Independent game developers from around the world have been kidnapped and it's up to you to save them.
Explore nine thematically diverse sectors filled with enemies, traps, and puzzles.
Blast your way to the end, taking down unrelenting bosses, and rescuing captive indies.
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Independent game developers have gone missing and your only lead on their whereabouts is a distress signal from a remote alien base. It's up to you to infiltrate this hostile labyrinth and uncover the answers you need to rescue them. Explore five diverse biomes while surviving dangerous hazards and obstacles, solving clever puzzles, and taking down ruthless and relentless enemies. The lives of these indies, and the future of independent games, depends on it.
Immerse yourself in this nostalgic, colorful, and quirky handcrafted FPS as you uncover the secrets and lore of a retro world that blurs the line between game and reality. In the process, enter the storied and autobiographical psyche of an independent game developer facing their inner demons while battling the challenges of making games for the love of the medium.
Inspired by the NES cult hit The Guardian Legend and other classic titles, The Indie Game Legend 3D provides a fresh lens to what a classic 8-bit game might look like through the eyes of the player character.
Your mission, critical to the future of indie games, will become The Indie Game Legend.
In 2011, Paul Hubans an active figure on TIGSource, released a freeware game as Phubansoft on the TIGSource forums, called The Indie Game Legend. The Indie Game Legend was inspired by a desire to make a bite-sized, easily digestible game that provided an outlet for his insecurities and struggles with jealousy and success as a game developer. As the game progressed, it became a way to connect with friends on the forum including a myriad of notable game development figures and inside jokes among friends. The game was well received but shortly thereafter fell into obscurity.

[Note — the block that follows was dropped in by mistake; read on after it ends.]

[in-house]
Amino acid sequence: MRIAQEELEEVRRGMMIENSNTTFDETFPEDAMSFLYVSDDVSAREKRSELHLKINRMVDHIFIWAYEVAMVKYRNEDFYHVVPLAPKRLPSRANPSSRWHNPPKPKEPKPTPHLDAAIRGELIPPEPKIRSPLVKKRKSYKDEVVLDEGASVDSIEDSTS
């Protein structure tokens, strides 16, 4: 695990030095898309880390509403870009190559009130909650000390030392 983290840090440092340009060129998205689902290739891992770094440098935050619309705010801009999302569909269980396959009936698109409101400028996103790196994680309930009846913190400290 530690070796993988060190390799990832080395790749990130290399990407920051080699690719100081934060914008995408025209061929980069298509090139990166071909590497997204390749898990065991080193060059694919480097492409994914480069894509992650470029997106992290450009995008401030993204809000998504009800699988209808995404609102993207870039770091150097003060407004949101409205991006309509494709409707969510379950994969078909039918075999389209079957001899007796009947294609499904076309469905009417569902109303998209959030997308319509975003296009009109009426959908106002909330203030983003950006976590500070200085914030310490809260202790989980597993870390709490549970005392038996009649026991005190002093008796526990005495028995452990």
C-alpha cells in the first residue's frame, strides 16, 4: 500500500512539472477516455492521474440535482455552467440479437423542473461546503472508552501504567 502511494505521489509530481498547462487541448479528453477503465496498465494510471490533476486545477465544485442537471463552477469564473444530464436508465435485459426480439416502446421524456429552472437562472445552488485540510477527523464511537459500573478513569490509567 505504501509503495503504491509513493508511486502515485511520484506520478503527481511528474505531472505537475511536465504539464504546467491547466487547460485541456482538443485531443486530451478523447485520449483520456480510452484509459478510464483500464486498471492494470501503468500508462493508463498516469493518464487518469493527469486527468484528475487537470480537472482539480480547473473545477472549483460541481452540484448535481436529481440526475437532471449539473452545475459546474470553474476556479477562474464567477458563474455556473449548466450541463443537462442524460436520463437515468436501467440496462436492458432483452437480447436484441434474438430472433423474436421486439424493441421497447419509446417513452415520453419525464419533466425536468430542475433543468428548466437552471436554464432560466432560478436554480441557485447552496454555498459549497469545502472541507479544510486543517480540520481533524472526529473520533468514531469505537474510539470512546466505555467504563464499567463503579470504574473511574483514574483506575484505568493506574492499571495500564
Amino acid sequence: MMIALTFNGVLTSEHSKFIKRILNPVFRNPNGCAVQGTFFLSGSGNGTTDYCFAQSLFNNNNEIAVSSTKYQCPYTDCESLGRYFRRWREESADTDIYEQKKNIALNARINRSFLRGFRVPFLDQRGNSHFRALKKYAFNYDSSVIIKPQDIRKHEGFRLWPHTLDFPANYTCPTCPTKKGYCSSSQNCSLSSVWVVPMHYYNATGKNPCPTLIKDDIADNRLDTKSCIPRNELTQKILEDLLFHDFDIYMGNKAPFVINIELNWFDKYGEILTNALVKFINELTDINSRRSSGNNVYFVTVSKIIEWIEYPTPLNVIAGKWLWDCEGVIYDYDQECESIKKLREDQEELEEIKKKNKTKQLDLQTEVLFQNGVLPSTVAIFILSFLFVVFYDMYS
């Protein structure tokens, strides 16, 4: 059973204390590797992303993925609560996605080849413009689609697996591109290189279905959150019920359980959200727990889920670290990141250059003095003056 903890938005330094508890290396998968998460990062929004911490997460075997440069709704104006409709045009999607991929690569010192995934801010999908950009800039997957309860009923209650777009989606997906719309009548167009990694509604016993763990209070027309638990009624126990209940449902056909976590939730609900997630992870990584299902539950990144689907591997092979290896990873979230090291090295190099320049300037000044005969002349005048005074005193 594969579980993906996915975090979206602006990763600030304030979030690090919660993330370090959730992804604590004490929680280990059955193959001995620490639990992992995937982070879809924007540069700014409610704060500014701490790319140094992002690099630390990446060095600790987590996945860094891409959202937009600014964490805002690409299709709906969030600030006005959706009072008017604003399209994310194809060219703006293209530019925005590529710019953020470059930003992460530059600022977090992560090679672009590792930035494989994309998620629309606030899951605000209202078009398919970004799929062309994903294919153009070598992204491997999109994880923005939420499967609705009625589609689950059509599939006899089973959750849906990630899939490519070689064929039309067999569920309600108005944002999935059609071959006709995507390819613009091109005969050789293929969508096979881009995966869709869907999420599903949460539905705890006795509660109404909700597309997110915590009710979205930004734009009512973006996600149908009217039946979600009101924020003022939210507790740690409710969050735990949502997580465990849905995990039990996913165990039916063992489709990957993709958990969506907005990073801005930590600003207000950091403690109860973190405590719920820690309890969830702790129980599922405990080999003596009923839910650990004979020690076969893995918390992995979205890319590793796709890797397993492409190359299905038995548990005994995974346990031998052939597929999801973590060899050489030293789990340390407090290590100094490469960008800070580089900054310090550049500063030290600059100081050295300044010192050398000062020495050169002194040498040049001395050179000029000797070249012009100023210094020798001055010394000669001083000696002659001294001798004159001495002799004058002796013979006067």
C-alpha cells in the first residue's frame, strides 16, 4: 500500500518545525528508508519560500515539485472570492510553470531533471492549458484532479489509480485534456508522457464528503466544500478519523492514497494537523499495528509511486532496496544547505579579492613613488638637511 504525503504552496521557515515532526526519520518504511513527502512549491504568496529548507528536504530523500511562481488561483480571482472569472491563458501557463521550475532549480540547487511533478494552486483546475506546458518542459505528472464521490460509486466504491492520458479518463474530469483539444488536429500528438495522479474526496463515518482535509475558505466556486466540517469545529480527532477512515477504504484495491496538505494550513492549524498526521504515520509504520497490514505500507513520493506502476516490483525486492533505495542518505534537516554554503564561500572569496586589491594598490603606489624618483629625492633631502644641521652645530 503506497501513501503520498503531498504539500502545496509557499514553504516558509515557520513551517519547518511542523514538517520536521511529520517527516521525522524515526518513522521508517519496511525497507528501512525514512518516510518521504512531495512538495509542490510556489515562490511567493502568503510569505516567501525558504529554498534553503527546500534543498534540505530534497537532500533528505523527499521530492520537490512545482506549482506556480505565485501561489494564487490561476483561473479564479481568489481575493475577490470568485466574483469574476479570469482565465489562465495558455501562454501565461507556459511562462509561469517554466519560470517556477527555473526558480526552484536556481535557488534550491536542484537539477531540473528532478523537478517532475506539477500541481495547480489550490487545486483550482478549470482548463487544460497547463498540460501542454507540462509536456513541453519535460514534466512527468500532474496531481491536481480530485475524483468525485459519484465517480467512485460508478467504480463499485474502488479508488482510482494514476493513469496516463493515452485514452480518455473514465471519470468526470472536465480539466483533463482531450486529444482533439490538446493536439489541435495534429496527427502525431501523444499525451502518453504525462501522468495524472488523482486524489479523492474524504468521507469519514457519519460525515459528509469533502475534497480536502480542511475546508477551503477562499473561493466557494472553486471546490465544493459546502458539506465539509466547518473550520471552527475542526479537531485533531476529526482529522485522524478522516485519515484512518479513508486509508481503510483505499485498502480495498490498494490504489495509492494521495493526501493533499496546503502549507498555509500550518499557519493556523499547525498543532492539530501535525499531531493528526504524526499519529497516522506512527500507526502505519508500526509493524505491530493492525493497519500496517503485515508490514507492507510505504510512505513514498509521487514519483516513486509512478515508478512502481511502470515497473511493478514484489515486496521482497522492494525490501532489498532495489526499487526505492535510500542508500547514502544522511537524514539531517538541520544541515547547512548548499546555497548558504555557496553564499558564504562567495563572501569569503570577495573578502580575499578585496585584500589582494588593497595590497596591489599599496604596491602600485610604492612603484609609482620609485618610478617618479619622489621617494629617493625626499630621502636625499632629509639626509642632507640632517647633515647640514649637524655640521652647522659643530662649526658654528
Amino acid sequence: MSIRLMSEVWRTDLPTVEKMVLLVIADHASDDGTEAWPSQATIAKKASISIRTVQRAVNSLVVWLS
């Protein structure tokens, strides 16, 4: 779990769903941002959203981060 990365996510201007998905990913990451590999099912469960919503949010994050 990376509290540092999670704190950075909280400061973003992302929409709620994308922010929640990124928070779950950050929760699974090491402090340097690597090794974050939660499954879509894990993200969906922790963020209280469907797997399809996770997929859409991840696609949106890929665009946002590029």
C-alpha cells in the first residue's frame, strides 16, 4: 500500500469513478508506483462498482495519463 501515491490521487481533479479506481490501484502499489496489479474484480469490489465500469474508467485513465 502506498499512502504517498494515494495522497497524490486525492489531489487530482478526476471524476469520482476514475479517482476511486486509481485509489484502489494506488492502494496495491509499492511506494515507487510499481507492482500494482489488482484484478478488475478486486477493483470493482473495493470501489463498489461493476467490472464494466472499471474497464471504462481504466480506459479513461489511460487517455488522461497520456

Six years later, Jeff Lindsay, a friend of Paul’s, began experimenting with assets from The Indie Game Legend to see what it would be like from a first-person perspective. Paul was excited by this new take on the game, and the two decided to team up to collaborate on a larger-scale release.
Joined by Stevie Hryciw, who did the original music, they worked to double the number of diverse areas in the game, and shifted the gameplay to first-person, which allowed for a feeling of being literally immersed into a retro gameplay experience dreamed of from their childhood.
Wanting to keep the game light-hearted and quirky, they evolved the narrative of the game to serve as a love letter to the indie game dev community, but also touch on Paul's challenges and experiences as a young indie game developer.
Jeff Lindsay was a hobbyist game developer from an early age. After high school he started running TIGSource with Derek Yu and put up what is now the largest online forum for the indie game scene. Professionally, he made an impact in the web and systems software fields, working at NASA and Twilio, and independently helped bring Docker, webhooks, and a number of other influential tools into the world. Other than occasional prototypes, Jeff became fairly inactive in games.
After a decade working in tech, Jeff came back to indie games. His first freeware release was Visitor Center in 2017, a love letter to the 1993 SNES Jurassic Park game. Looking for a bigger challenge next, he took on The Indie Game Legend 3D in collaboration with Paul Hubans as his first commercial game project.
For most of his life, Paul Hubans has been designing games. He started with NES-inspired drawings of his game ideas in the late 80s. By highschool he was hacking NES ROMs using tile editing tools and HEX editors. In the early 2000s, Paul started making his own fully playable games in Game Maker. The most notable of these was his horror top-down multiplayer shooter, MADHOUSE.
In the mid 2000s, Paul worked for SEGA of America doing QA on titles like Full Auto and Shadow the Hedgehog. He went on to work at 2D Boy as a production associate on their indie smash hit, World of Goo. Paul's experience with 8-bit pixel art that dated back to highschool landed him a job as background artist on Capcom's 2011 DSI title, Dark Void Zero. 2011 was also the year that Paul made and released the original 2D version of The Indie Game Legend. Two years later he released Spunk & Moxie, a one-button masocore platformer on mobile. Today, he is working on Mossmouth's UFO 50 project and The Indie Game Legend 3D.